Recognising this, every good Muslim may try to win some additional reward by voluntary fasting. We have already spoken about people who tried to fast voluntarily day after day. The Prophet’s advice to them was to take matters easily and fast only a small number of days, perhaps three or five each month. The upper limit the Prophet has placed on voluntary fasting is to fast on alternate days. However, voluntary fasting may present some difficulties because when a person fasts, he imposes on himself a system which is at variance with that of those who are around him. He may find himself in the middle of a social function where he will be the odd one out, or he may have to entertain an unexpected guest, or he may have to attend to an emergency, and in all these situations his continued fasting may present some sort of embarrassment. Is it possible for him to break his fast before the day is over? If he does, is it necessary for him to compensate for that day by fasting a day instead?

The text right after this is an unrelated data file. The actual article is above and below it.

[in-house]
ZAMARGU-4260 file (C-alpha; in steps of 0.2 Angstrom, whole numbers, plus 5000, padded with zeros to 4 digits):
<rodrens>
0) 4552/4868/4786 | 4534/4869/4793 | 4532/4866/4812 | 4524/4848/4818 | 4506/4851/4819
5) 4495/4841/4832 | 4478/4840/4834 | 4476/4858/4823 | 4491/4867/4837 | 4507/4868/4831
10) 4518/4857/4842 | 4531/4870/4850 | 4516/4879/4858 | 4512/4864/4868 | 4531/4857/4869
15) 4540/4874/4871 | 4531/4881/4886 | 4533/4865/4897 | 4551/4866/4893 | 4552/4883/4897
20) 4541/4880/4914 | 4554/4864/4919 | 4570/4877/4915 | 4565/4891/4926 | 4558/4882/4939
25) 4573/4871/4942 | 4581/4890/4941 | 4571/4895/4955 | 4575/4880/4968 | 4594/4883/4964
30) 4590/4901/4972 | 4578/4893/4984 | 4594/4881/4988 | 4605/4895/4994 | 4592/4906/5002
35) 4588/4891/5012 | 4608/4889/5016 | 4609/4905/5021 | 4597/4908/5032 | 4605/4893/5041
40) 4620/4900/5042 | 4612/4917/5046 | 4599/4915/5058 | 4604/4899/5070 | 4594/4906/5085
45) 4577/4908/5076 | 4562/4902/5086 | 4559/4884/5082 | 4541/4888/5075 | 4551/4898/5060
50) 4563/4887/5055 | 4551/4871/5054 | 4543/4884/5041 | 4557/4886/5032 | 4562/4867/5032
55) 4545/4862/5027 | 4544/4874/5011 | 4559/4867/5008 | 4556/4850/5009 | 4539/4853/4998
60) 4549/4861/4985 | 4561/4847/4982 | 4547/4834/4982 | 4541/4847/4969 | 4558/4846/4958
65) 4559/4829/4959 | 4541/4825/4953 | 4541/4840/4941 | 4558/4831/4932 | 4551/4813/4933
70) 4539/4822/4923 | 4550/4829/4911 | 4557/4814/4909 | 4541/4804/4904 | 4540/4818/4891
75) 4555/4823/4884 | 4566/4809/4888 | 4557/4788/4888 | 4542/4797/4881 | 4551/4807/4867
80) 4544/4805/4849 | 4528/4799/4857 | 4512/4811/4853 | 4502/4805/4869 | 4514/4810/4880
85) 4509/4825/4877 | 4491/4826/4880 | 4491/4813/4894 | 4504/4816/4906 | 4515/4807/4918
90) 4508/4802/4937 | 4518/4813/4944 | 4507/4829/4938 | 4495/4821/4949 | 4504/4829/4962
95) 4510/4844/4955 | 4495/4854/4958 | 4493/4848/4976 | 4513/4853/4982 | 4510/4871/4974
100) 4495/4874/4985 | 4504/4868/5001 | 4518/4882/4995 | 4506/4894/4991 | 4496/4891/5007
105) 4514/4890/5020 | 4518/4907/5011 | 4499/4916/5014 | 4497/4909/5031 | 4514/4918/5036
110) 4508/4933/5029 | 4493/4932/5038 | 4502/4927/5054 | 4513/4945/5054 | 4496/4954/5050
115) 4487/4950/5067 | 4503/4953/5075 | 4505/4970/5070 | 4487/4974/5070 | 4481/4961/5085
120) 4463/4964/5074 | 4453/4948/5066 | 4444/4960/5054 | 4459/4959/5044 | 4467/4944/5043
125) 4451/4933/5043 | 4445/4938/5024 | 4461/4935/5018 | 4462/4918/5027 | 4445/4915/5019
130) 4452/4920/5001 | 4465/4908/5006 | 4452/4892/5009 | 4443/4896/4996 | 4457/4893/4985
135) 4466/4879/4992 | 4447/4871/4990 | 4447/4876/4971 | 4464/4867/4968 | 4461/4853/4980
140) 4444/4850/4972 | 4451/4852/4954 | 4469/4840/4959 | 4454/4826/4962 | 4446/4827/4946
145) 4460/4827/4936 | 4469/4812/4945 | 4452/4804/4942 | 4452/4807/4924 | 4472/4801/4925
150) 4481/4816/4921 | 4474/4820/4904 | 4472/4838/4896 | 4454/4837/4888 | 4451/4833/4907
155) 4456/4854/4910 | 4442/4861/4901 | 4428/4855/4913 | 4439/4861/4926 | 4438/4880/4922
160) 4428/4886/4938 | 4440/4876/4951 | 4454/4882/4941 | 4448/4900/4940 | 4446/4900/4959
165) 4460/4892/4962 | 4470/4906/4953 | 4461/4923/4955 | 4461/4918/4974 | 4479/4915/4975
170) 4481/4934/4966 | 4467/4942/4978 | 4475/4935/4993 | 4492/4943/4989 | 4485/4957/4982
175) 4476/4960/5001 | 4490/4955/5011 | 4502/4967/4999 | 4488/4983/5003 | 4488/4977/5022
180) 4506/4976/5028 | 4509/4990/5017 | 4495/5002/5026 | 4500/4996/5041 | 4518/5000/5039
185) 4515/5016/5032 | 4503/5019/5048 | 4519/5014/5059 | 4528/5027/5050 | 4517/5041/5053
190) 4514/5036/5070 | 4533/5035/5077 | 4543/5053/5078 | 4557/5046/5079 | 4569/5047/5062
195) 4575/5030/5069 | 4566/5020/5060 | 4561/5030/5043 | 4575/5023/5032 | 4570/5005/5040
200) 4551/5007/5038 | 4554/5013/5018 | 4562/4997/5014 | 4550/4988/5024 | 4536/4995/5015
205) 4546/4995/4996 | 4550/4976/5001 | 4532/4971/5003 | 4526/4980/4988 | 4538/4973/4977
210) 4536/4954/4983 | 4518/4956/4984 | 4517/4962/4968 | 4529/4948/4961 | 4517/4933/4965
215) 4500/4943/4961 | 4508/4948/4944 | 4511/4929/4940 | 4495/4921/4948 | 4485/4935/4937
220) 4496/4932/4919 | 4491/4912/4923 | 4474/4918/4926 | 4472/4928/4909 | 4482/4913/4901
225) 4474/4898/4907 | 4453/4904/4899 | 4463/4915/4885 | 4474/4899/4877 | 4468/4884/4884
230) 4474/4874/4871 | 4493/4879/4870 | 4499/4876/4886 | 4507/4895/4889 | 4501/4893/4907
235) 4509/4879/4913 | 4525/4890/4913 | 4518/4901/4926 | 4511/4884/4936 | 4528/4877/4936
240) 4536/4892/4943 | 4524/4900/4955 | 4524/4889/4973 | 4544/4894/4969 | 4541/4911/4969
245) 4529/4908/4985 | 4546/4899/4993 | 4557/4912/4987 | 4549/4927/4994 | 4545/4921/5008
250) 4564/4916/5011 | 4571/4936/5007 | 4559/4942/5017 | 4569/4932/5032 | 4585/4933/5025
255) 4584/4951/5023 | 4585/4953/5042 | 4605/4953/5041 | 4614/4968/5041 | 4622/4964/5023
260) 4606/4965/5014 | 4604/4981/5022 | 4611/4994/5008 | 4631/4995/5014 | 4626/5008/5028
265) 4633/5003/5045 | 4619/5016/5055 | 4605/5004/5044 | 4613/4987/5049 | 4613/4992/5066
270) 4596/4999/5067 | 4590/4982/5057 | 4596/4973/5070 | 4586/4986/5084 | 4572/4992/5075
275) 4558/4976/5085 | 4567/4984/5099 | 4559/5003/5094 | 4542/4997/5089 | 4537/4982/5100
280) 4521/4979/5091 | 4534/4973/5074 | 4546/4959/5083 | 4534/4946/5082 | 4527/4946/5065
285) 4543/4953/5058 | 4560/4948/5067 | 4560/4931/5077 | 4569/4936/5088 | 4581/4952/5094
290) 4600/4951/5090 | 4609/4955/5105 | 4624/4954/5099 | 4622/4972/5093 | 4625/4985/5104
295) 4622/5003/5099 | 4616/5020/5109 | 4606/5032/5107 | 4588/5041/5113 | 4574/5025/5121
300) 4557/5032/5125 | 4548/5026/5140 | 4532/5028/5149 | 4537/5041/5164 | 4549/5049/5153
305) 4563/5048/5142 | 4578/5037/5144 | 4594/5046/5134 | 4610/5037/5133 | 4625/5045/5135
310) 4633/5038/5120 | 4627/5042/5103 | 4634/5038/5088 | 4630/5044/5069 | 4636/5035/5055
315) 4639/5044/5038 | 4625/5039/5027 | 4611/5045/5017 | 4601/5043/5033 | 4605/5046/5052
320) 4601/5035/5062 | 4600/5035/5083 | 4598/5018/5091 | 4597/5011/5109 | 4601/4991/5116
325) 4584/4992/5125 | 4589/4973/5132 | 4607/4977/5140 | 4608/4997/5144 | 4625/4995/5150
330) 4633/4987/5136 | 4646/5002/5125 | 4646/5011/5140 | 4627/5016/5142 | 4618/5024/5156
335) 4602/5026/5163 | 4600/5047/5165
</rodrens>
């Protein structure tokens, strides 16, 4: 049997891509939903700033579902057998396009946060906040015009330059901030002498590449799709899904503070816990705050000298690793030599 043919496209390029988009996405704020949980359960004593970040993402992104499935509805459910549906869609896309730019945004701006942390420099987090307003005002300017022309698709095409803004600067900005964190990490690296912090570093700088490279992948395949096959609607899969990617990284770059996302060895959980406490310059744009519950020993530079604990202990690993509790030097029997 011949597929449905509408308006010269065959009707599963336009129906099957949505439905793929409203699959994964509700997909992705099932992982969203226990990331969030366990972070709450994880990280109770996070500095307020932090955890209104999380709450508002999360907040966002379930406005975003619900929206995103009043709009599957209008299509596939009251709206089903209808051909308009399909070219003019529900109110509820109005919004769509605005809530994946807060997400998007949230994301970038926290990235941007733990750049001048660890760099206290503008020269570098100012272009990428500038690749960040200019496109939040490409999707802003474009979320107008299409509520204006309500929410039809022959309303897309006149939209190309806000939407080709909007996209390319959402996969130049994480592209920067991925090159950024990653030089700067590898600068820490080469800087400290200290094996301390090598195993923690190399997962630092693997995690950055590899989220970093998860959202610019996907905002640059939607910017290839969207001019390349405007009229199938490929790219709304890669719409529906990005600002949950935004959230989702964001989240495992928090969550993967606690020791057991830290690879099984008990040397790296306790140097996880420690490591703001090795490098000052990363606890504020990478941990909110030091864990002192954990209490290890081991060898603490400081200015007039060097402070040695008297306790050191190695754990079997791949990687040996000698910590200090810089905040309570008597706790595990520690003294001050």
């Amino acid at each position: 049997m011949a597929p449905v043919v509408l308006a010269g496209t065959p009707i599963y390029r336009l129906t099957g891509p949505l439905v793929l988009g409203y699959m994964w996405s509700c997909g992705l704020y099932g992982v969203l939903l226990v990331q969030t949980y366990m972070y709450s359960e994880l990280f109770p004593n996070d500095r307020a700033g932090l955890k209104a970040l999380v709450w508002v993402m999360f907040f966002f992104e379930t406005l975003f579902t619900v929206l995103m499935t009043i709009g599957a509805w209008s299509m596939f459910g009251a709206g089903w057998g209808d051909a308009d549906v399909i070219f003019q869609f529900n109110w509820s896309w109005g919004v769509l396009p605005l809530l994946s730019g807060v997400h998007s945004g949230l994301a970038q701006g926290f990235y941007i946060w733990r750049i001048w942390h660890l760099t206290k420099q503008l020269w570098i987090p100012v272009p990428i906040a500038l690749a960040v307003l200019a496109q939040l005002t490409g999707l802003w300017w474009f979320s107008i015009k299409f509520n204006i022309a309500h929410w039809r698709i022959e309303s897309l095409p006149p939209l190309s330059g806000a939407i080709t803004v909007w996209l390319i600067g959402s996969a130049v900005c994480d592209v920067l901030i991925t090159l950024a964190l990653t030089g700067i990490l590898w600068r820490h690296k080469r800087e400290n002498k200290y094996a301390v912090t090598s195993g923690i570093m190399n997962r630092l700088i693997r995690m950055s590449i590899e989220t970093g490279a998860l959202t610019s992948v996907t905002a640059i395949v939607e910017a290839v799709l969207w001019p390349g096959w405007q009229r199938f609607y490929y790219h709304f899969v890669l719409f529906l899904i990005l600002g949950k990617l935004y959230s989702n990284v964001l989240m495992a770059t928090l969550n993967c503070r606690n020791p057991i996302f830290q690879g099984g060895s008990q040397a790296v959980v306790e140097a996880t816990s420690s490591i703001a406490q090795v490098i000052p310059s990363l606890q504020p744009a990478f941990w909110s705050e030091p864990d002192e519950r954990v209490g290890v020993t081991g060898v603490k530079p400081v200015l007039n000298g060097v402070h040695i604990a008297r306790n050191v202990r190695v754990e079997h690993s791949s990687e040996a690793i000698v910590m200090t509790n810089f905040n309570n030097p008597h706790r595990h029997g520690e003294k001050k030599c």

To answer these questions and other related ones, we may quote a Hadith related by Al-Bukhari in his Sahih under the chapter entitled: “A person who insists that his brother ends his voluntary fasting without having to compensate for it if that is more suitable to him.” The text of the Hadith is as follows: “The Prophet (peace be upon him) established a bond of brotherhood between Salman and Abu Al-Dardaa. One day Salman visited Abu Al-Dardaa to find his wife wearing humble clothes. He asked her: ‘What is the matter?’ She said: ‘Your brother, Abu Al-Dardaa, has no interest whatsoever in anything of this world.’ When Abu Al-Dardaa came in (as he was out when Salman arrived), he prepared food for Salman who, in turn, invited him to eat with him. Abu Al-Dardaa said: ‘I am fasting.’ Salman said: ‘I shall not eat until you do.’ Abu Al-Dardaa ate with him. At night, Abu Al-Dardaa prepared himself for night worship. Salman said to him: ‘Go to sleep.’ He slept a while then got up for night worship, and Salman told him again to go to sleep. At a later hour in the night, Salman said to him: ‘Get up now.’ They both prayed (their night worship) then Salman said to him: ‘Your Lord has a claim against you, and your body has a claim against you, and your family have a claim against you. Give to each one with a claim their right dues.’ He went to the Prophet (peace be on him) and told him what happened. The Prophet said: ‘Salman is right.’”